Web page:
“The Gold Cup is one of the premier races each year and it’s one every driver in California looks forward to,” he said. “It falls seven weeks after my accident, which puts it in the time frame of when doctors predicted I could return to racing. Hopefully there aren’t any setbacks and we can be out there competing that weekend.”
Scelzi, who has earned one victory and 12 top-five finishes this season, said his itch to race is stronger than ever.
“Whenever something you love like racing is taken away from you I think your desire to get that back builds,” he said. “It’s been really hard not to be able to race and I know when I get back in the race car I won’t take any lap for granted.”
Kevin Swindell's Serious Spinal Injury
occurred at the 2015 Knoxville Nationals at the start of a heat race. Knoxville sees some serious crashes and most drivers walk away. The difference is that Kevin landed wheels down from about 8 feet. To make it worse, he landed backwards so all his momentum loaded him in to the back corner of the seat and the car bounced.
A good seat does not give, so unless you have the Right Stuff between you and the bottom, the only thing that can compress is your spine.
Looks like Kevin broke his back and got some nerve damage. I'm guessing the surgeries pulled the bone fragments off the spinal cord.
A tweet from Kevin Swindel in February 2016 says what we suspected:
Sammy tweeted the details after the accident....
Kevin Swindell)Statement from Swindell Family Regarding Kevin Swindell's
Progress Des Moines, IA - Kevin underwent surgery today at Des Moines Mercy
Hospital to address one of two fractures he suffered in his back following
last week's accident at Knoxville Raceway. Both surgeries have been
successful and the doctors are heartened by his progress. The doctors are
also running tests on and monitoring a spinal chord injury that Kevin
received during the accident. We realize there is a long battle ahead, but
Kevin has remained positive throughout the process and is prepared to fight
to regain his health. We're all hopeful for a Friday discharge and the next
steps to recovery. We would like to especially thank the doctors, nurses
and the staff at Des Moines Mercy Hospital for their outstanding work and the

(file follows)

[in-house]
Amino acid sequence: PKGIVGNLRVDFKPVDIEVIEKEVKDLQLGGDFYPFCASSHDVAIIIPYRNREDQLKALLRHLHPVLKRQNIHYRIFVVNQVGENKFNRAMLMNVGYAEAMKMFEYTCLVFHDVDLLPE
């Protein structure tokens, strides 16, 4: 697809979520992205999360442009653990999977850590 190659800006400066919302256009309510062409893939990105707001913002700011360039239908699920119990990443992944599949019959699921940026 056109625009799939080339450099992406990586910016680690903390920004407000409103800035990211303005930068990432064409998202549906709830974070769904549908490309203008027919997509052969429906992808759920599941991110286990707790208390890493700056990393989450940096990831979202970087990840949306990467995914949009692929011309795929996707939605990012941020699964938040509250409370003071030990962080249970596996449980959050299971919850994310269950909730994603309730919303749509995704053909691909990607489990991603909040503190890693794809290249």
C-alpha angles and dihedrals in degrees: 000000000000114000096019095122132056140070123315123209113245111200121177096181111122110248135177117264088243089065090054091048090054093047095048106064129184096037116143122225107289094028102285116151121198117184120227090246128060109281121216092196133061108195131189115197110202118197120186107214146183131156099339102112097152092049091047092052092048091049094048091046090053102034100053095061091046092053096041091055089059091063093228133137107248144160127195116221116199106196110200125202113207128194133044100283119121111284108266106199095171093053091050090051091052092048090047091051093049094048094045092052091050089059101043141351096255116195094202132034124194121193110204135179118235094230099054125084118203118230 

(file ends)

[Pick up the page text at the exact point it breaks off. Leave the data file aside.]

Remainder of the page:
care they have provided for Kevin. Additionally, we want to let the sprint
car community and all of the fans who have reached out to the three of us
know that we are grateful for your ongoing support, prayers and donations.
We remain optimistic about Kevin's progress and will provide updates as
theybecome available. 8/18/15
Here's video of a Broken Back. See how quick it happens
This is the note we got from the driver....
"I just had a pretty bad crash at Lebanon Valley Saturday night. Sure enough after xrays I have a compression fracture of the t4 . I am heading off for a cat scan in about an hour, and meet with Dr.s Wednesday to review and see how long I will be out. I will have a crash pad before I get back in. I was fine until the very end when car landed on all fours."
... and his incar video.
Dave got over the fence and landed wheels down after a little hang time.
Dave won his heat earlier in the night https://www.youtube.com/watch?v=QC1c8kP5o4g
But here's what happened in the feature...
....I was fine until the very end when car landed on all fours."
STUFF HAPPENS!!... Put a CRASH PAD between you and a bad landing !!!
Ready for next week. That was easy. Thanks you to all who rang and who turned up last week.after a big crash I'd like to say thank you to Jason Donnelly from JDS. For bringing to my attention the crash pad ,with out it ,I could have been hurt seriously like Roby gorden at premier speedway . I have never been so comfortable in the car and my wife has never been more at ease with me In the car.This inexpensive cushion between your spine and seat is the way to go in a big crash. Thanks JDS
Car size, track size, rookie or veteran, flip or not... Spinal Injury can happen to anyone. Don't learn by accident !
December 22, 2014 •TRENTON, NJ — Veteran open cockpit driver Lou Cicconi, Jr., of Lester, Pa., is resting comfortably Sunday morning following a crash Saturday in the Len Sammons Motorsports Productions (LSMP) Three Quarter (TQ) Midget ‘Battle Of Trenton’ feature event last night.
Cicconi sustained a non-displaced fracture of the first lumbar vertebra (L1) after hitting the Jersey barrier retaining wall head on, then spinning around and slamming down on the concrete track surface wheels first. The car did not overturn. No other drivers were involved in the crash.
As of Sunday midday, Cicconi remained a patient in the trauma unit of Capital Health Regional Medical Center in Trenton.
In the immediate aftermath of the crash, Cicconi told EMT workers at the scene that he was experiencing sharp lower back pain.
The EMT team, led by Track Services Coordinator Warren Alston, employed the use of a newly designed half-size backboard, designed and built by the Farmingdale-Howell First Aid Squad, which immobilized the driver as he remained in the car’s seat.